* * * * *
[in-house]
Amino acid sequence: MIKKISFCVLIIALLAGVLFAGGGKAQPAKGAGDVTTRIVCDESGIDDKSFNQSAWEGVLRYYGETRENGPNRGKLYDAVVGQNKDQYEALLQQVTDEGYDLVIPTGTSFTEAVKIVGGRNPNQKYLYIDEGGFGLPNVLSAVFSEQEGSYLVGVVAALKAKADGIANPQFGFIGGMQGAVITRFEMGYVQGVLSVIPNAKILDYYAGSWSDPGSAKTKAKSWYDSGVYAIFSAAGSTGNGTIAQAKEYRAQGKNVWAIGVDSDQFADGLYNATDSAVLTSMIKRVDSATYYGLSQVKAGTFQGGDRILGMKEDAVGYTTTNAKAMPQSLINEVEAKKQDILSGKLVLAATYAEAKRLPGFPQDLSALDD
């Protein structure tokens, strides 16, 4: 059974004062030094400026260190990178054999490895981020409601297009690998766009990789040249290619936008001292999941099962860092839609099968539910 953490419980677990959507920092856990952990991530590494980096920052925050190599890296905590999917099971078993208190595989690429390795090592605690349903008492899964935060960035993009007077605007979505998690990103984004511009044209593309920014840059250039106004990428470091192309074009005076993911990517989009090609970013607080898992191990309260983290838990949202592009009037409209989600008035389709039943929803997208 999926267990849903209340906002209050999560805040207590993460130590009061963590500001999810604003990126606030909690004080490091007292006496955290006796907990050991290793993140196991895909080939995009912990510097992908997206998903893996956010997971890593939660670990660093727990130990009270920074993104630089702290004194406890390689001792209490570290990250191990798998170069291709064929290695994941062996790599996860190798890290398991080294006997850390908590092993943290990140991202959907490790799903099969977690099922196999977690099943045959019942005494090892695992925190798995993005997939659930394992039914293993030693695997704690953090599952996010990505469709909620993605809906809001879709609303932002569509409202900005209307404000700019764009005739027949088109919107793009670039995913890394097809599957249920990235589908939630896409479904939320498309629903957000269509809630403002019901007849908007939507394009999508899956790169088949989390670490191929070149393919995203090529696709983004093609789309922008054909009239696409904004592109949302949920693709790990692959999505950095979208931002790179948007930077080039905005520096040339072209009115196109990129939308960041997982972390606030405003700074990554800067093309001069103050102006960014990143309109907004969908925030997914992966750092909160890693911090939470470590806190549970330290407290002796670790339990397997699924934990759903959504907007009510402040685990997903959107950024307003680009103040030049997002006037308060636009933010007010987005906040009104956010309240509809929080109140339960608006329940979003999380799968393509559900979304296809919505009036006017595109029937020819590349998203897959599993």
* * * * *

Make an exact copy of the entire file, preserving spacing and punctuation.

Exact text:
[in-house]
Amino acid sequence: MIKKISFCVLIIALLAGVLFAGGGKAQPAKGAGDVTTRIVCDESGIDDKSFNQSAWEGVLRYYGETRENGPNRGKLYDAVVGQNKDQYEALLQQVTDEGYDLVIPTGTSFTEAVKIVGGRNPNQKYLYIDEGGFGLPNVLSAVFSEQEGSYLVGVVAALKAKADGIANPQFGFIGGMQGAVITRFEMGYVQGVLSVIPNAKILDYYAGSWSDPGSAKTKAKSWYDSGVYAIFSAAGSTGNGTIAQAKEYRAQGKNVWAIGVDSDQFADGLYNATDSAVLTSMIKRVDSATYYGLSQVKAGTFQGGDRILGMKEDAVGYTTTNAKAMPQSLINEVEAKKQDILSGKLVLAATYAEAKRLPGFPQDLSALDD
């Protein structure tokens, strides 16, 4: 059974004062030094400026260190990178054999490895981020409601297009690998766009990789040249290619936008001292999941099962860092839609099968539910 953490419980677990959507920092856990952990991530590494980096920052925050190599890296905590999917099971078993208190595989690429390795090592605690349903008492899964935060960035993009007077605007979505998690990103984004511009044209593309920014840059250039106004990428470091192309074009005076993911990517989009090609970013607080898992191990309260983290838990949202592009009037409209989600008035389709039943929803997208 999926267990849903209340906002209050999560805040207590993460130590009061963590500001999810604003990126606030909690004080490091007292006496955290006796907990050991290793993140196991895909080939995009912990510097992908997206998903893996956010997971890593939660670990660093727990130990009270920074993104630089702290004194406890390689001792209490570290990250191990798998170069291709064929290695994941062996790599996860190798890290398991080294006997850390908590092993943290990140991202959907490790799903099969977690099922196999977690099943045959019942005494090892695992925190798995993005997939659930394992039914293993030693695997704690953090599952996010990505469709909620993605809906809001879709609303932002569509409202900005209307404000700019764009005739027949088109919107793009670039995913890394097809599957249920990235589908939630896409479904939320498309629903957000269509809630403002019901007849908007939507394009999508899956790169088949989390670490191929070149393919995203090529696709983004093609789309922008054909009239696409904004592109949302949920693709790990692959999505950095979208931002790179948007930077080039905005520096040339072209009115196109990129939308960041997982972390606030405003700074990554800067093309001069103050102006960014990143309109907004969908925030997914992966750092909160890693911090939470470590806190549970330290407290002796670790339990397997699924934990759903959504907007009510402040685990997903959107950024307003680009103040030049997002006037308060636009933010007010987005906040009104956010309240509809929080109140339960608006329940979003999380799968393509559900979304296809919505009036006017595109029937020819590349998203897959599993």